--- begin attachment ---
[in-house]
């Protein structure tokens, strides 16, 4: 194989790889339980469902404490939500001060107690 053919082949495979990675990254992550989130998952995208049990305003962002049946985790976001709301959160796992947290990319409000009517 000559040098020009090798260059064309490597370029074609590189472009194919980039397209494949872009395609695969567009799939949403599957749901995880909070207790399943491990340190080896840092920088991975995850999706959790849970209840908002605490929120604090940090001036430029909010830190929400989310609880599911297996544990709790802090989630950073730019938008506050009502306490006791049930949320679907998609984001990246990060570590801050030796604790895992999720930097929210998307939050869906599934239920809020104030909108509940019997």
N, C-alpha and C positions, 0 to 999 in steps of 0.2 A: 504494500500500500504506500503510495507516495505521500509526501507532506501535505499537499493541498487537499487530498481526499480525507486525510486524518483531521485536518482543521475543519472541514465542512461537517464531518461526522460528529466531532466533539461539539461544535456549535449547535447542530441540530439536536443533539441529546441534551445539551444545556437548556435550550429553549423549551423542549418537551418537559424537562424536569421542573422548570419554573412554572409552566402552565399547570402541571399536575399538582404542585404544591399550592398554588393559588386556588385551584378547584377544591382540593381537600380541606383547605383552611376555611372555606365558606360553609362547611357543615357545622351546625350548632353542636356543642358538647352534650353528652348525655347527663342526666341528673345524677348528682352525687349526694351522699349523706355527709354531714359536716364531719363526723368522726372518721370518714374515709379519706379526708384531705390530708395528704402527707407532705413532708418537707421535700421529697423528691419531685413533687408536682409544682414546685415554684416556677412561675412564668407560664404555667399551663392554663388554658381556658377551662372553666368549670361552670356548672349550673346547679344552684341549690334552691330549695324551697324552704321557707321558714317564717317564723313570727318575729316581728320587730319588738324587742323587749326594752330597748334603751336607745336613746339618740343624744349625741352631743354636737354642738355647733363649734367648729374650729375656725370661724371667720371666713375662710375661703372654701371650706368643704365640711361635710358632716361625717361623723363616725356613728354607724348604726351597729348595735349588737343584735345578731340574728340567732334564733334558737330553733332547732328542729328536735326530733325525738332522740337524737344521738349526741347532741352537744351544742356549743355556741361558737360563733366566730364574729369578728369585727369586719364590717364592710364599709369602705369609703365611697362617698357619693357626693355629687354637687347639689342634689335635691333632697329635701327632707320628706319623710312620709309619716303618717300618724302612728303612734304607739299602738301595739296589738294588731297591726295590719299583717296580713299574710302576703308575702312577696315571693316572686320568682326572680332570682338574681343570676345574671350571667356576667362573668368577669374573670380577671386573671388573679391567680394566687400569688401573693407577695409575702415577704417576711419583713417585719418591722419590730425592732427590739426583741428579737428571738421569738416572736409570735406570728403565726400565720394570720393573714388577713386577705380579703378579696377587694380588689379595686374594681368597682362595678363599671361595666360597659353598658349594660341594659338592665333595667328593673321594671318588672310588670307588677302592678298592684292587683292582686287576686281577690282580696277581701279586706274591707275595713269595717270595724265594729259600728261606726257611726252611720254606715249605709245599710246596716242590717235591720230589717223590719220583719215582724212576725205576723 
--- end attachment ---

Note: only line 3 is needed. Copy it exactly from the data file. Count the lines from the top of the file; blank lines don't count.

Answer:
N, C-alpha and C positions, 0 to 999 in steps of 0.2 A: 504494500500500500504506500503510495507516495505521500509526501507532506501535505499537499493541498487537499487530498481526499480525507486525510486524518483531521485536518482543521475543519472541514465542512461537517464531518461526522460528529466531532466533539461539539461544535456549535449547535447542530441540530439536536443533539441529546441534551445539551444545556437548556435550550429553549423549551423542549418537551418537559424537562424536569421542573422548570419554573412554572409552566402552565399547570402541571399536575399538582404542585404544591399550592398554588393559588386556588385551584378547584377544591382540593381537600380541606383547605383552611376555611372555606365558606360553609362547611357543615357545622351546625350548632353542636356543642358538647352534650353528652348525655347527663342526666341528673345524677348528682352525687349526694351522699349523706355527709354531714359536716364531719363526723368522726372518721370518714374515709379519706379526708384531705390530708395528704402527707407532705413532708418537707421535700421529697423528691419531685413533687408536682409544682414546685415554684416556677412561675412564668407560664404555667399551663392554663388554658381556658377551662372553666368549670361552670356548672349550673346547679344552684341549690334552691330549695324551697324552704321557707321558714317564717317564723313570727318575729316581728320587730319588738324587742323587749326594752330597748334603751336607745336613746339618740343624744349625741352631743354636737354642738355647733363649734367648729374650729375656725370661724371667720371666713375662710375661703372654701371650706368643704365640711361635710358632716361625717361623723363616725356613728354607724348604726351597729348595735349588737343584735345578731340574728340567732334564733334558737330553733332547732328542729328536735326530733325525738332522740337524737344521738349526741347532741352537744351544742356549743355556741361558737360563733366566730364574729369578728369585727369586719364590717364592710364599709369602705369609703365611697362617698357619693357626693355629687354637687347639689342634689335635691333632697329635701327632707320628706319623710312620709309619716303618717300618724302612728303612734304607739299602738301595739296589738294588731297591726295590719299583717296580713299574710302576703308575702312577696315571693316572686320568682326572680332570682338574681343570676345574671350571667356576667362573668368577669374573670380577671386573671388573679391567680394566687400569688401573693407577695409575702415577704417576711419583713417585719418591722419590730425592732427590739426583741428579737428571738421569738416572736409570735406570728403565726400565720394570720393573714388577713386577705380579703378579696377587694380588689379595686374594681368597682362595678363599671361595666360597659353598658349594660341594659338592665333595667328593673321594671318588672310588670307588677302592678298592684292587683292582686287576686281577690282580696277581701279586706274591707275595713269595717270595724265594729259600728261606726257611726252611720254606715249605709245599710246596716242590717235591720230589717223590719220583719215582724212576725205576723 